Six on Saturday 2020 19-09

Garden Woes

We’ve just had a new fence built on one side of the garden, and it’s shared with a neighbour. We didn’t get much notice about the start date, so it was a bit of a rush to get trellis off and untangle multiple climbers. A few had to be cut back and dug up. It was a muddy boots job – this area is part of the already muddy and almost-empty border that’s due for replanting. The new fence is up but it has been problematic and not what I was expecting. I’ve resigned myself to the fact that I can’t do anything about it, and I’ve moved on, I’m now trying to think of ‘the 10 best ways to camouflage a garden fence’.

New trellis will have to be put up, though I’m wondering if the rambling rose and two remaining clematis will be able to survive their current predicament. I’ve loosely tied them together and have them hanging on the fence…poor things, they currently have nowhere else to go.

But here’s my contribution to Six on Saturday.

Rosa Gertrude Jekyll

Between wet and windy days this week we’ve had some lovely warm days. On Tuesday we could be found on the beach walking with chasing our grandson who was determined to get to the sea with his lovely white Adidas trainers still attached to his feet. How can a newly-turned two-year-old run so much faster than his grandparents! (No replies please, I already know the answer.)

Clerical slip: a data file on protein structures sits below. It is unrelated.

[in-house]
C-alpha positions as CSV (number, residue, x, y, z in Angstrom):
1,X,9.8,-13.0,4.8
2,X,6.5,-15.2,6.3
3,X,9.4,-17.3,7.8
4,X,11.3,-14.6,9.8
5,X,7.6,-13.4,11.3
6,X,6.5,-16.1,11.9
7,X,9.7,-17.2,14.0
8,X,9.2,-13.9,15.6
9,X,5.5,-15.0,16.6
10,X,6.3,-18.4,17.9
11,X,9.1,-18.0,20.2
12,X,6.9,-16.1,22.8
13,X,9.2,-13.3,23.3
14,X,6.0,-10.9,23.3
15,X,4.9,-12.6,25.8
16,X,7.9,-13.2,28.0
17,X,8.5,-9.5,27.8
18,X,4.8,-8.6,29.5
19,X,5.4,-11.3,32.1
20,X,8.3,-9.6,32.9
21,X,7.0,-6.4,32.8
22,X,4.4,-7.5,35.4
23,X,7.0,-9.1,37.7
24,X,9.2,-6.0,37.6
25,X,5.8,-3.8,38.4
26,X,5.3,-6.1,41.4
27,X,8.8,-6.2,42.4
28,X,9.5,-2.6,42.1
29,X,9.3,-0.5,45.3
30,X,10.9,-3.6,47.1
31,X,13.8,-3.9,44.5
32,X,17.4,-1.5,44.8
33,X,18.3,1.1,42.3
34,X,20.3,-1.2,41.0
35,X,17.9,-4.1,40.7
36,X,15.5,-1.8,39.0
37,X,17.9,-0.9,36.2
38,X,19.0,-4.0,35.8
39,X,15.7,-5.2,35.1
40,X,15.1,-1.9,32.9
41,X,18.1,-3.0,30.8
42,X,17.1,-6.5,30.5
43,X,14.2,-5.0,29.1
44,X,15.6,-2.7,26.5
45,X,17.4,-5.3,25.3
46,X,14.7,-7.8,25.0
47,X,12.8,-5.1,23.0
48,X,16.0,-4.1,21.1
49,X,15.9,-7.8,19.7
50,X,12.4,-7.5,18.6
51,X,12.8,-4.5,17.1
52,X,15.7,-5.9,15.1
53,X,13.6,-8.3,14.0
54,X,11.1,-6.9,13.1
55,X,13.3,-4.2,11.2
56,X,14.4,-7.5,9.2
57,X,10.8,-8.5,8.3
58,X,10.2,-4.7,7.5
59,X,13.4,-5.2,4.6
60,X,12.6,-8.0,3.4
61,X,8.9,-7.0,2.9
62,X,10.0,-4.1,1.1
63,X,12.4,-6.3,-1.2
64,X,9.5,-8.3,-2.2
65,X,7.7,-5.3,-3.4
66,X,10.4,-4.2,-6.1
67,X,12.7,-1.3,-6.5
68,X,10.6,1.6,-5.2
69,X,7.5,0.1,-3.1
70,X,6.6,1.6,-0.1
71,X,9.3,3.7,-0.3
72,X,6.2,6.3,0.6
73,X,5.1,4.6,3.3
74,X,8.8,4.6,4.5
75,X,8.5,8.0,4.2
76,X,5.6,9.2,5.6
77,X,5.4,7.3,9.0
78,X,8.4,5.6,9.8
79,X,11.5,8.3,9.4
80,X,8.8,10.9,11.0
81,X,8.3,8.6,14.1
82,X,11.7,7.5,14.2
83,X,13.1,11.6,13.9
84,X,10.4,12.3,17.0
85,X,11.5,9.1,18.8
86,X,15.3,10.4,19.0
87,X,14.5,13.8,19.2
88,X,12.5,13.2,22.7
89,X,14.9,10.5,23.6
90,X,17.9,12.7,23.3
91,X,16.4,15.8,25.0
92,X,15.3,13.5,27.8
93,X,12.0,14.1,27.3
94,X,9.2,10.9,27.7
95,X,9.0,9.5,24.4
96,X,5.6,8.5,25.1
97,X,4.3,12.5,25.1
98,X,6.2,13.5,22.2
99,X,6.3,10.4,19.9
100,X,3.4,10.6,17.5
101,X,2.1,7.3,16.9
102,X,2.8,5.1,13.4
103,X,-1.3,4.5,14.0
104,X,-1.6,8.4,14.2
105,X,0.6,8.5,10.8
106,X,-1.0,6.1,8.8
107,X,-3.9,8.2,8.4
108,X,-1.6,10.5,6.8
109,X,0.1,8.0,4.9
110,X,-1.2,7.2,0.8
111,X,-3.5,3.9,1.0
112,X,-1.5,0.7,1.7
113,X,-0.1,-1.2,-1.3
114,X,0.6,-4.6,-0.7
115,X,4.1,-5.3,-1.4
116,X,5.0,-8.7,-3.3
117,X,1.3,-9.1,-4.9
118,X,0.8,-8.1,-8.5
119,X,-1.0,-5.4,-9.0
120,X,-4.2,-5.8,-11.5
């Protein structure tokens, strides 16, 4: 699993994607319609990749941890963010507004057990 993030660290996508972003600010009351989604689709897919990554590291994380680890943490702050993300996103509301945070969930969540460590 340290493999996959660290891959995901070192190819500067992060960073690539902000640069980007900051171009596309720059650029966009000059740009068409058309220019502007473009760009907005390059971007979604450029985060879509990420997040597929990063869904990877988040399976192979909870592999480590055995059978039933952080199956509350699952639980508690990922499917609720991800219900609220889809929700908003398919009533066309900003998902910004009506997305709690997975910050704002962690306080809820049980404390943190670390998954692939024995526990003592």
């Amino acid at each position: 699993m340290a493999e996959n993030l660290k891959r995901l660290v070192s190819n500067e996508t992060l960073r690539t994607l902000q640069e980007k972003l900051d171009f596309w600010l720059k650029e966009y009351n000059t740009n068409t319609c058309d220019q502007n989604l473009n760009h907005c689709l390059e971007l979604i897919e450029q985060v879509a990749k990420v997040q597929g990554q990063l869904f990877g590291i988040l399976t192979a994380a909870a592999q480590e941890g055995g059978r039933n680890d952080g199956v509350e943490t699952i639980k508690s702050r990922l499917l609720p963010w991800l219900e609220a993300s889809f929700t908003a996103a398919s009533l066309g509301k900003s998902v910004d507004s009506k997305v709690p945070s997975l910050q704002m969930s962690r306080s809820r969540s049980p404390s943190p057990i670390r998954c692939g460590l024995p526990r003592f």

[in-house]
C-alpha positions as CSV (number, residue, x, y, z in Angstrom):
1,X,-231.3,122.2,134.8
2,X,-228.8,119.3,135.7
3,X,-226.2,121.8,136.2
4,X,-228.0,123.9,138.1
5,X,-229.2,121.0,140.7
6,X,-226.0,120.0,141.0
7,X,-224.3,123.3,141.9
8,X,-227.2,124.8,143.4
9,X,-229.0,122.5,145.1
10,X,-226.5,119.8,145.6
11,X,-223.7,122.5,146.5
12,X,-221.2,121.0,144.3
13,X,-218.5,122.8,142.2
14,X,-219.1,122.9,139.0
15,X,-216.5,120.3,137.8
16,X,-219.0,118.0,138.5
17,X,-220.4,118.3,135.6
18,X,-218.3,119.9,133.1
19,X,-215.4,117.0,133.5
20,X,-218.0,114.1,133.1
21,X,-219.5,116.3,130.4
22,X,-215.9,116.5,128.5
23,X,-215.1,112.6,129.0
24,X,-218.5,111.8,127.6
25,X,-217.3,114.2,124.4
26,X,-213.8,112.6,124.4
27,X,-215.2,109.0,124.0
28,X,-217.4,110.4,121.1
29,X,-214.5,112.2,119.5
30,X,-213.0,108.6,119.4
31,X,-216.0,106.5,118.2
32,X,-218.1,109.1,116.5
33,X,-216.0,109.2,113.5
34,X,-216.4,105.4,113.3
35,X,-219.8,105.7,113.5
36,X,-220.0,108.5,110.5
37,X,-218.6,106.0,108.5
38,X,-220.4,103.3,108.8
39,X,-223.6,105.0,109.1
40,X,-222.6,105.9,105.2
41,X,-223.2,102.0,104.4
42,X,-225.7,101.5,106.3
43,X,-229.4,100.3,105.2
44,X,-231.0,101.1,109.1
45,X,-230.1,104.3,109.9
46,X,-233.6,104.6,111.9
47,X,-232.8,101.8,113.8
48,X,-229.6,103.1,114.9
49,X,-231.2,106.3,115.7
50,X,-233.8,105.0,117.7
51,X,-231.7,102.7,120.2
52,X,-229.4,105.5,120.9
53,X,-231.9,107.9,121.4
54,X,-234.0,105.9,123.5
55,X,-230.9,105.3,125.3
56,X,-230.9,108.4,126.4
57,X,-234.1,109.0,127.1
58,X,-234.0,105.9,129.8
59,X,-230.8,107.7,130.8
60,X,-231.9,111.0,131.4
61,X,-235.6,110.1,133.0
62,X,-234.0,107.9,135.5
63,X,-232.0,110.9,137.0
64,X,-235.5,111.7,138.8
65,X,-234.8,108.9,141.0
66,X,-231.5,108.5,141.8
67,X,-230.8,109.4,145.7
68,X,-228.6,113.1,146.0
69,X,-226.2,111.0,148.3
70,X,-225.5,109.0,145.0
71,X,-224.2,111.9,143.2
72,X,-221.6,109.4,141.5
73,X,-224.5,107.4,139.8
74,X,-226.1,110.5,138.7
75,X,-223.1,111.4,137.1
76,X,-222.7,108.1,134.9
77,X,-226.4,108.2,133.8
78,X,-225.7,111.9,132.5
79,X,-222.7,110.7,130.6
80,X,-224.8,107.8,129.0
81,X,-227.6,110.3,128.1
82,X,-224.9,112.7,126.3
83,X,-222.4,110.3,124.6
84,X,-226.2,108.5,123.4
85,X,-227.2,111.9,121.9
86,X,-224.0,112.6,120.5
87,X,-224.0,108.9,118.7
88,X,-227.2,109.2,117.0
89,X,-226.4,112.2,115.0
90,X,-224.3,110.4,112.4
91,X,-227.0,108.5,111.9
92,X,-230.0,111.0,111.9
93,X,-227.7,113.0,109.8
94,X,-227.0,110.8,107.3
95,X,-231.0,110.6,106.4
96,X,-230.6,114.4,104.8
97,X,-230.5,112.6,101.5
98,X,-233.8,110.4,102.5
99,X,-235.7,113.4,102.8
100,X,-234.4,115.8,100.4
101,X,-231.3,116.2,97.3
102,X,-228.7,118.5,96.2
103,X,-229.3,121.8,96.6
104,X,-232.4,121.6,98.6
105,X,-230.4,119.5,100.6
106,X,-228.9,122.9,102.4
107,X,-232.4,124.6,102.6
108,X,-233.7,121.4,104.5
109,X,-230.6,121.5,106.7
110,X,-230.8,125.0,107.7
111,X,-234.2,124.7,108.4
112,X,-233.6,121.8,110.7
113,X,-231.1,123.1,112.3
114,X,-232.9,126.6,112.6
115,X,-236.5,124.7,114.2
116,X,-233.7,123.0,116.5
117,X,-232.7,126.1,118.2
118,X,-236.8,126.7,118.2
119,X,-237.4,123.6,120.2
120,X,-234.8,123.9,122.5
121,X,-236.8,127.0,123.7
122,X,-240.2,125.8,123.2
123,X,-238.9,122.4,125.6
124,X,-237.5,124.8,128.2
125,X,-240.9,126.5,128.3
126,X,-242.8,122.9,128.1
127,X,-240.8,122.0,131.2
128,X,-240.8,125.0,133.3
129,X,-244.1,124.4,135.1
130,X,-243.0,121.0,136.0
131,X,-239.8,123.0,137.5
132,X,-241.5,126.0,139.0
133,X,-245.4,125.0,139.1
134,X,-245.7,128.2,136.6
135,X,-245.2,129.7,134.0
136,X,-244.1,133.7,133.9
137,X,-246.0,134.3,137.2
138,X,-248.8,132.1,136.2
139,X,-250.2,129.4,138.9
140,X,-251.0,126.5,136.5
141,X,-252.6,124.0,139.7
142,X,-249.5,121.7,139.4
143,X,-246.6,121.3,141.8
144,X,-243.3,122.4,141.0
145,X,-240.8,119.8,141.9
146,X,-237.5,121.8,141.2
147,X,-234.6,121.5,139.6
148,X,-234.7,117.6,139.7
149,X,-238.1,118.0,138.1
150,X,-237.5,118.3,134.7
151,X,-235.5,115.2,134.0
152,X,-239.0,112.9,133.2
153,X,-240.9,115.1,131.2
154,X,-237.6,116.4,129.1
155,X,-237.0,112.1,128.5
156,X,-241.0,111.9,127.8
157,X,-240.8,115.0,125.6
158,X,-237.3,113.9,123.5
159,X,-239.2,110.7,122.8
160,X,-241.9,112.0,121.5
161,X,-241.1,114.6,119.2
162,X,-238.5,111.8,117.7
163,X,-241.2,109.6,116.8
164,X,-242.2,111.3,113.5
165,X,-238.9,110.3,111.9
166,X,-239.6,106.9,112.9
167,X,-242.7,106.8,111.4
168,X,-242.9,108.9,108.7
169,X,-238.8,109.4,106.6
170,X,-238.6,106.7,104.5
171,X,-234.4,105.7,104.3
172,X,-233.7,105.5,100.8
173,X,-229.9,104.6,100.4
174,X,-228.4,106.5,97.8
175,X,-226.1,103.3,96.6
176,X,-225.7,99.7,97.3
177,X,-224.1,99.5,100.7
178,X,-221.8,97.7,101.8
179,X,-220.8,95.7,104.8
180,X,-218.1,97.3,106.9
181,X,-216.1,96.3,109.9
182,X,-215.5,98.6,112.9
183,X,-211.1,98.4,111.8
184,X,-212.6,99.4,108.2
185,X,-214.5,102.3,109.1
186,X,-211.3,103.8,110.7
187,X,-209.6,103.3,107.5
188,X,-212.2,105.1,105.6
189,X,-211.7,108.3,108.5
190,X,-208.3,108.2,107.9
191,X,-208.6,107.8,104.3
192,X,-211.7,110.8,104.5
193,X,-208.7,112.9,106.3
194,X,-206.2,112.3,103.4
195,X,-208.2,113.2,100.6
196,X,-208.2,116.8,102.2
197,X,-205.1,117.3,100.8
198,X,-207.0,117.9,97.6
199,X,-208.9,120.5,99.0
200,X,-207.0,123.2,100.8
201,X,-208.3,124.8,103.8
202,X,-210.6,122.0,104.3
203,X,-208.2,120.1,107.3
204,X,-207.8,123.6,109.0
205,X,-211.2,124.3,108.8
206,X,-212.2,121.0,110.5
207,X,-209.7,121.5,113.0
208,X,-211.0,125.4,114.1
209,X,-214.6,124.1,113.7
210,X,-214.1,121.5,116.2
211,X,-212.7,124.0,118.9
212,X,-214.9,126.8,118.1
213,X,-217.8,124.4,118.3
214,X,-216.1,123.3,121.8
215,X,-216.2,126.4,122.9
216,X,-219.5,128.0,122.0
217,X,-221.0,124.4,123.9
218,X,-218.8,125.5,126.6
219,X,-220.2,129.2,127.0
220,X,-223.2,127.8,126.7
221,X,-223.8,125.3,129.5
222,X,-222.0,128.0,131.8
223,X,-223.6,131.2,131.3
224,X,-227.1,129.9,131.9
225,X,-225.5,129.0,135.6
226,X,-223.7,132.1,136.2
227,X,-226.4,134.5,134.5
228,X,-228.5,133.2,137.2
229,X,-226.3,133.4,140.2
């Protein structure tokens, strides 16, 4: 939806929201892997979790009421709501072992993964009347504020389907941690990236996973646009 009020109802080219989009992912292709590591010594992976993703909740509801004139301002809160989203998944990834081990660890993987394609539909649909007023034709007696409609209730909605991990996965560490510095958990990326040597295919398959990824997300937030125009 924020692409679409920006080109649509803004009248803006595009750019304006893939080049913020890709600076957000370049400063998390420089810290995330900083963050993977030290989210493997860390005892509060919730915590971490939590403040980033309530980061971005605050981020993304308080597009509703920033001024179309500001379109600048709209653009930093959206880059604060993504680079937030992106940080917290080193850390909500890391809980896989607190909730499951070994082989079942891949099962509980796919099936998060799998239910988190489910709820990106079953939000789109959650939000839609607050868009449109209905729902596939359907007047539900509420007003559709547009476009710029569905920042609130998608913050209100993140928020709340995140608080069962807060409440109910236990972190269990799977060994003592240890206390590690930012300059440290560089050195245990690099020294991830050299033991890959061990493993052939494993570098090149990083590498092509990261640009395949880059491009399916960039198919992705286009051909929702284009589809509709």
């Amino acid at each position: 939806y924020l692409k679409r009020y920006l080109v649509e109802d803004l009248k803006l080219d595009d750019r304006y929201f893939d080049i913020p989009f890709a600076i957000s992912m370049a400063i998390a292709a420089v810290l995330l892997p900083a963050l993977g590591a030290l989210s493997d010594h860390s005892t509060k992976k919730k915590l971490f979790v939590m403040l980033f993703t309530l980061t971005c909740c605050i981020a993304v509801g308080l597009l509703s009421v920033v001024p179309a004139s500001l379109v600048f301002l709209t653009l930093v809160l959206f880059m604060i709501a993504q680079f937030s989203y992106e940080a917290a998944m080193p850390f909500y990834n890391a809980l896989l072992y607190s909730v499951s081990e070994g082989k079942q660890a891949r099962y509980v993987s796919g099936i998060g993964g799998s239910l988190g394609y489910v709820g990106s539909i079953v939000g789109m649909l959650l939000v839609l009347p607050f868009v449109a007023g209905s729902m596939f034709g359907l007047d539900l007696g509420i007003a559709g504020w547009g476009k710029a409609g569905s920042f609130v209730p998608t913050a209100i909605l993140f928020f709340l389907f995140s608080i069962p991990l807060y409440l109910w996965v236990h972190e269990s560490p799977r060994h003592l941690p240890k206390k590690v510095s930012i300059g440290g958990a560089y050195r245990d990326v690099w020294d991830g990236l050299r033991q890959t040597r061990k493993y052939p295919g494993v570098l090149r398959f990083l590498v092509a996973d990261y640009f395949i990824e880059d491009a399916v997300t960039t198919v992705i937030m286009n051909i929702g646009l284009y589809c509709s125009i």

The warm weather also treated us to a surprise visit from Gertrude, who has a new wardrobe of fresh leaves, plenty of buds and just a little bit of black spot. Her visit is appreciated and she’s welcome to stay for as long as she wishes.

The Plant Nursery

On Monday morning, I drove to a (fairly) nearby nursery, and with the help of a very friendly member of staff, I found all the plants on my list. The list wasn’t complete, I had forgotten a couple of things, so I’m going to have to make a return trip. I’m not complaining. Not at all.

I came home with Rhododendron ‘Black Magic’; a good size in a 15 litre pot. Black Magic is a dark red and I’m hoping it’s not too vivid.  Images online vary so much that I opted to be guided by descriptions rather than photographs.